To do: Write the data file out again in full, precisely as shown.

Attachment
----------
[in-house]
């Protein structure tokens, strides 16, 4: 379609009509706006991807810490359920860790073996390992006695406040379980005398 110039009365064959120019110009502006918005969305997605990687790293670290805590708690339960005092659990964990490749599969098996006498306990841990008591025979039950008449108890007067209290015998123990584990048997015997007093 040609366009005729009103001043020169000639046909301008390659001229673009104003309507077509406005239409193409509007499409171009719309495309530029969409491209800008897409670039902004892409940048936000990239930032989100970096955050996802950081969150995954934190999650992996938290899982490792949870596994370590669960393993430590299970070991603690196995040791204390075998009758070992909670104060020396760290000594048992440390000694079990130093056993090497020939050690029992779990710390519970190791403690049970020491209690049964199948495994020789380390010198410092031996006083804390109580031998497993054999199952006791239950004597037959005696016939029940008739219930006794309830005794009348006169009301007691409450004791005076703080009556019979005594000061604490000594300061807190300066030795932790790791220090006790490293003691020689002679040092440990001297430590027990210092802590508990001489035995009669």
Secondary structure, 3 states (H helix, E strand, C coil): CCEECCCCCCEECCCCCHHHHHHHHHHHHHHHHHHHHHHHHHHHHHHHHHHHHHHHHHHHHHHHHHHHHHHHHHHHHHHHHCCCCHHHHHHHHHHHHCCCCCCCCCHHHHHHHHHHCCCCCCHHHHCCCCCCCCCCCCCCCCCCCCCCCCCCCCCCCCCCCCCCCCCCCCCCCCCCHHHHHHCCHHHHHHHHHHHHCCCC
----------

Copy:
[in-house]
């Protein structure tokens, strides 16, 4: 379609009509706006991807810490359920860790073996390992006695406040379980005398 110039009365064959120019110009502006918005969305997605990687790293670290805590708690339960005092659990964990490749599969098996006498306990841990008591025979039950008449108890007067209290015998123990584990048997015997007093 040609366009005729009103001043020169000639046909301008390659001229673009104003309507077509406005239409193409509007499409171009719309495309530029969409491209800008897409670039902004892409940048936000990239930032989100970096955050996802950081969150995954934190999650992996938290899982490792949870596994370590669960393993430590299970070991603690196995040791204390075998009758070992909670104060020396760290000594048992440390000694079990130093056993090497020939050690029992779990710390519970190791403690049970020491209690049964199948495994020789380390010198410092031996006083804390109580031998497993054999199952006791239950004597037959005696016939029940008739219930006794309830005794009348006169009301007691409450004791005076703080009556019979005594000061604490000594300061807190300066030795932790790791220090006790490293003691020689002679040092440990001297430590027990210092802590508990001489035995009669």
Secondary structure, 3 states (H helix, E strand, C coil): CCEECCCCCCEECCCCCHHHHHHHHHHHHHHHHHHHHHHHHHHHHHHHHHHHHHHHHHHHHHHHHHHHHHHHHHHHHHHHHCCCCHHHHHHHHHHHHCCCCCCCCCHHHHHHHHHHCCCCCCHHHHCCCCCCCCCCCCCCCCCCCCCCCCCCCCCCCCCCCCCCCCCCCCCCCCCCHHHHHHCCHHHHHHHHHHHHCCCC